Vistors from 1775 highlight Wallingford historical event Sunday

Vistors from 1775 highlight Wallingford historical event Sunday

WALLINGFORD — If someone driving through downtown Sunday afternoon thought that visitors from the year 1775 appeared on South Main Street, well, they’d be right.

The Lebanon Towne Militia, a group of colonial re-enactors, took over the Franklin Johnson Mansion to offer a perspective on the life and times of the people who lived through the Revolutionary War. The event was presented as part of the Wallingford Historic Preservation Trust’s “Sundays in the Yard” series, taking place throughout the summer.

Dina Rawling, a board member with the trust and the organizer of the event, hoped that by throwing open the mansion’s doors in such an interesting manner, they could highlight the Wallingford Silver Museum, located in the basement of the house.

“We want them to see this beautiful house,” she said.

Costumed members of the living history group plied their respective 18th century trades throughout the 19th century house. Spinners and basket weavers worked on the front porch. A dollmaker worked up on the third floor. However, no Revolutionary War demonstration would be complete without a few examples of the martial life.

Killingly resident Kenneth Giella portrayed Major James Clark, commander of the original Lebanon militia, which took the battlefield against the British at Breed’s Hill in 1775. A group of 178 soldiers marched 140 miles and fought on the third day of the battle.

“They got pushed back because they ran out of powder and shot,” Giella said.

They served in Boston until December of that year, Giella said, and then most of the men returned to their farms.

“George Washington didn’t like militias, New England specifically, because we were a little grubby. He was a proper Virginia gentleman,” Giella said.

Ron Gresl stood on the lawn of the mansion, occasionally firing off his nine pound Brown Bess musket, a smoothbore weapon. He quickly bit open a small paper cartridge, sprinkled a bit of black gunpowder in the pan, then dumped the remainder down the barrel. A militiaman would’ve then used a ramrod to tamp down the paper, the ball, and the gunpowder in the barrel.

However, because of the musket’s lack of range, most Revolutionary War conflict took place in close proximity, both sides wielding fierce three sided bayonets, a blade later outlawed by the Geneva Conventions, he said.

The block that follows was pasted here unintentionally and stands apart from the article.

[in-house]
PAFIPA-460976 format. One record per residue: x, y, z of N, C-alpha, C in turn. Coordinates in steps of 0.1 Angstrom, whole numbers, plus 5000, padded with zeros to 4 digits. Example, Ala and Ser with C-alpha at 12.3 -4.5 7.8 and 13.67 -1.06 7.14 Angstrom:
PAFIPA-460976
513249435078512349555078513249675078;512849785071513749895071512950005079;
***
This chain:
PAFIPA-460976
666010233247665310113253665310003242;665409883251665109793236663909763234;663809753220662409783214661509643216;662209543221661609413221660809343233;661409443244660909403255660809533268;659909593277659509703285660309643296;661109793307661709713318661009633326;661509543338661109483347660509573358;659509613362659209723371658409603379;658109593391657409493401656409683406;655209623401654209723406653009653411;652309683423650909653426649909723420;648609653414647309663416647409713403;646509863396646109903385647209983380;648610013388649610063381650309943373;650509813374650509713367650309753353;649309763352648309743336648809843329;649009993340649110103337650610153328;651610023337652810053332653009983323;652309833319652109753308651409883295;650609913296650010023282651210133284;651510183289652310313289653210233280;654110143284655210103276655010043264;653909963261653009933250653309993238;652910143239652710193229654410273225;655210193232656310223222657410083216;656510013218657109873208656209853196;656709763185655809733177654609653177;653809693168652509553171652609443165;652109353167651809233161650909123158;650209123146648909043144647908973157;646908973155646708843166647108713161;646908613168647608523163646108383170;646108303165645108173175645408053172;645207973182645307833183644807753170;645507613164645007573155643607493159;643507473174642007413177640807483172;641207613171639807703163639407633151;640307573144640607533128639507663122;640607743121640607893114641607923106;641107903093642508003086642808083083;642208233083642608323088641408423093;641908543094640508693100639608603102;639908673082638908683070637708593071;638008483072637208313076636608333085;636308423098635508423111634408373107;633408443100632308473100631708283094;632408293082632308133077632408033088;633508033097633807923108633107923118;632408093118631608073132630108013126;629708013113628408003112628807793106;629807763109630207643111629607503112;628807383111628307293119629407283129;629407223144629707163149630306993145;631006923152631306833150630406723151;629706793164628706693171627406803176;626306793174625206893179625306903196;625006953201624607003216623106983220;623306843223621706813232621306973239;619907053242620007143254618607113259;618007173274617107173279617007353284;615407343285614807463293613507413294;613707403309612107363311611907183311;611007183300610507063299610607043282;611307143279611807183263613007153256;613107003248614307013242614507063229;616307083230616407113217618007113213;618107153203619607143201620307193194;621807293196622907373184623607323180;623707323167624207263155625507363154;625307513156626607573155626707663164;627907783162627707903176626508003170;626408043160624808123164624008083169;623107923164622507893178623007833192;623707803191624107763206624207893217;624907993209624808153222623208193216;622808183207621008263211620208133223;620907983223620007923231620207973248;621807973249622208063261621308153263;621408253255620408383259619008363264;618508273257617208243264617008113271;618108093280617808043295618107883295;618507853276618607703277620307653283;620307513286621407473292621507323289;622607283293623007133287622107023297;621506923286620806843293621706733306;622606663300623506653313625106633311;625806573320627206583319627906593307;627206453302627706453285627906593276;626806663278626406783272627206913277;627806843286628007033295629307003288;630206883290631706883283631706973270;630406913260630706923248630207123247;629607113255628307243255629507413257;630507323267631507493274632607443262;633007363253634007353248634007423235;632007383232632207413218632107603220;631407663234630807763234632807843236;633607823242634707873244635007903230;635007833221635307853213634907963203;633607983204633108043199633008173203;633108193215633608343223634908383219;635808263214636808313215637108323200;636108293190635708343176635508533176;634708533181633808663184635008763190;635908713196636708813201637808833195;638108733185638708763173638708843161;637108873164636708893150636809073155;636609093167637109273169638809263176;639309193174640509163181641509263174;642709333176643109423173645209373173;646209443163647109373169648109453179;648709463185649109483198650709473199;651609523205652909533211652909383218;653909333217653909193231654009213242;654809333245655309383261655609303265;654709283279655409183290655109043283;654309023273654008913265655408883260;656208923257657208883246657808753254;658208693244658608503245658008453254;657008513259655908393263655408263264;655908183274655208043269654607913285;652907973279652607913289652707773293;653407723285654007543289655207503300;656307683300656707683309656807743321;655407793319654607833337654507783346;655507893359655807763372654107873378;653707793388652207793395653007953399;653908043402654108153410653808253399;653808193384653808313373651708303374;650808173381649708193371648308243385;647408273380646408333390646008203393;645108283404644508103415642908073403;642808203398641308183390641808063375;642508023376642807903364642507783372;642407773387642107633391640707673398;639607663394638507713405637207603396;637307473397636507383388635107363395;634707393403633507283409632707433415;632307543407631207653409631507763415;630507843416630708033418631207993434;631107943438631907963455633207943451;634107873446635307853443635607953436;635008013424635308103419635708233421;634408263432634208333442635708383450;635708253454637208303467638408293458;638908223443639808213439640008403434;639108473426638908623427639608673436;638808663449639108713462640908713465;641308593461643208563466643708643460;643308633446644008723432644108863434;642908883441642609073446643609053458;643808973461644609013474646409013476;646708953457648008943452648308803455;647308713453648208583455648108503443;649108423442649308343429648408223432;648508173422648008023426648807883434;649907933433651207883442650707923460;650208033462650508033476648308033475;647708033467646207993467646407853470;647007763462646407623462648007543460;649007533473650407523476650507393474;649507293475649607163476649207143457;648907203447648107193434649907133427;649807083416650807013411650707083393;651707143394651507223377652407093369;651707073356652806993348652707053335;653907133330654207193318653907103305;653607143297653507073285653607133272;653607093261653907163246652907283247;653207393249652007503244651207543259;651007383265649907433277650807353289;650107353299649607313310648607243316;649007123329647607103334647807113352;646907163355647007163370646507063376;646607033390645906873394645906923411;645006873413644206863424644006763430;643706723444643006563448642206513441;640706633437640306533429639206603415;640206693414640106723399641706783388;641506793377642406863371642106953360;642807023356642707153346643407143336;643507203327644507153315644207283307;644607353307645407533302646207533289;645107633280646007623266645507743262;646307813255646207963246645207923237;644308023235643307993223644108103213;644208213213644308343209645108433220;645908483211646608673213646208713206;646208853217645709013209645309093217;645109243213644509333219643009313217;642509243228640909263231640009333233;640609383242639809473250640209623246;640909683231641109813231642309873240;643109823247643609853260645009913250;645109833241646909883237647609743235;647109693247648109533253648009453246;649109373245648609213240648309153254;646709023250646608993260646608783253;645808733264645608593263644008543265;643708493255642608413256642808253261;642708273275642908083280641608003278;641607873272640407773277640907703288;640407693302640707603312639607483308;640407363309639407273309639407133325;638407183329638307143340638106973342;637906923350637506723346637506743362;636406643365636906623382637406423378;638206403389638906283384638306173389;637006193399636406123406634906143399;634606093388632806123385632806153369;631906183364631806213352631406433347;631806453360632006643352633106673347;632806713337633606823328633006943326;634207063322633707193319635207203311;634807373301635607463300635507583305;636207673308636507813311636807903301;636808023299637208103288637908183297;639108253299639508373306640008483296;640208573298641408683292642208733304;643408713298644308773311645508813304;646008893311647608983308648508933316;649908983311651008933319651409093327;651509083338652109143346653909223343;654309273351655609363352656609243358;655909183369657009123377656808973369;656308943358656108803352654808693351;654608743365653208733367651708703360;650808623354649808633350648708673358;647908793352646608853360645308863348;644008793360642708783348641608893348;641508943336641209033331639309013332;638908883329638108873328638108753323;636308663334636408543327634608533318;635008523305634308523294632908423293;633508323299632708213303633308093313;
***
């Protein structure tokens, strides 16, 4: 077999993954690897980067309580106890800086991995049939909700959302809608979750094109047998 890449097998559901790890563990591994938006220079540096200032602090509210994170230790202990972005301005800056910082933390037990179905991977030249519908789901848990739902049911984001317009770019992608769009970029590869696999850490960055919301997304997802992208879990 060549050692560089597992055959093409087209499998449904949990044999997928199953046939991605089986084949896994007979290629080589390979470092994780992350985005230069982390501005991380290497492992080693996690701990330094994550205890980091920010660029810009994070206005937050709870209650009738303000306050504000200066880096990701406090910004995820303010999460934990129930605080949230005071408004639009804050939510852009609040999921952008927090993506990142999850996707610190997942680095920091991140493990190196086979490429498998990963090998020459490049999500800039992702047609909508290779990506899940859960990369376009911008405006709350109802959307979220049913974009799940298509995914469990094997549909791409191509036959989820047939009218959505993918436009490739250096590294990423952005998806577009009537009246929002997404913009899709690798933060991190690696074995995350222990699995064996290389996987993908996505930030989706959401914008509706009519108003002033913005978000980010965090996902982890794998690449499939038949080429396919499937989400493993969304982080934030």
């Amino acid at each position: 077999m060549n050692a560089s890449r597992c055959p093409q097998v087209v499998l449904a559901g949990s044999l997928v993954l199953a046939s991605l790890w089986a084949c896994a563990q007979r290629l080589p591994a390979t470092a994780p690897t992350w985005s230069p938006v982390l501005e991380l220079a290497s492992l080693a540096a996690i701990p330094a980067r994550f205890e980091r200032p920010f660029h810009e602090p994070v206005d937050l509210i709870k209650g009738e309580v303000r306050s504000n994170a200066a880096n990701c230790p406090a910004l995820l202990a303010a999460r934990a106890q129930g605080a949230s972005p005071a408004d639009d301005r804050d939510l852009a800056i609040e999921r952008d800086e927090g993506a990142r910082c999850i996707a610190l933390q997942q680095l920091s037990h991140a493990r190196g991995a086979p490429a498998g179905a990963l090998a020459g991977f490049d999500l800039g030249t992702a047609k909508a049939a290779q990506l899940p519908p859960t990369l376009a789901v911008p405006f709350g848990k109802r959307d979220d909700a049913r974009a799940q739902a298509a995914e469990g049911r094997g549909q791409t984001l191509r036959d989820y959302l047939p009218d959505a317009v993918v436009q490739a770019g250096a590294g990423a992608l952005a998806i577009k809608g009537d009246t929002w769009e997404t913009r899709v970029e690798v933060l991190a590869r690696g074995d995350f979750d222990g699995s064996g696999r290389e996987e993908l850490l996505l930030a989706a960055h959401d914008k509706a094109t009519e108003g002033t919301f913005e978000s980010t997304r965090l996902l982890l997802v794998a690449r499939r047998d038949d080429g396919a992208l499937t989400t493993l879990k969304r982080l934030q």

“A lot more colonials were killed by bayonet,” he said.

Peter Johnson, portraying the company surgeon, spoke about the aftermath of war. If a bullet shattered bone, the limb would have to be amputated in three to five minutes because of the lack of anesthetic. A head injury would require trepanning to alleviate the pressure. Picture a large metal bore screwed into the skull and you’ve got the idea. And no matter what, if the wound didn't get you, the infection did.

“Basically if you came to me I did one of four things: purge, puke, blister, or bleed,” Johnson said, describing what strategies 18th century doctors had at their disposal. “You had something in you, and they had to get it out.”

But not everything about the 18th century was so gruesome. Denise Gresl, Ron's wife, sat in the dining room working a modern loom. Weaving using a loom is an intricate and labor intensive process. Simply stringing the warp threads — think long strands running vertically — through the wire mechanism known as the heddle can take up to six hours.

“They probably threaded a lot more, yards and yards and yards of material,” she said, noting that 80 percent of a woman’s work in the colonial period dealt with textiles in some manner.

She worked the loom briskly, weaving the shuttle back and forth, using her feet to manipulate the device, a lot of effort to make a small kitchen towel. She displayed a bit of her other work —  colorful and intricate patterns, sturdy, and somehow personal.

“It’s a solitary craft where you have to stop and think,” she said. “When you are doing it, you can sit and contemplate. And when you are done, you have something pretty.

“I think everything is just too fast these days,” she added. “Everyone always asks me how long it takes. It’s a hobby, who cares how long it takes?”


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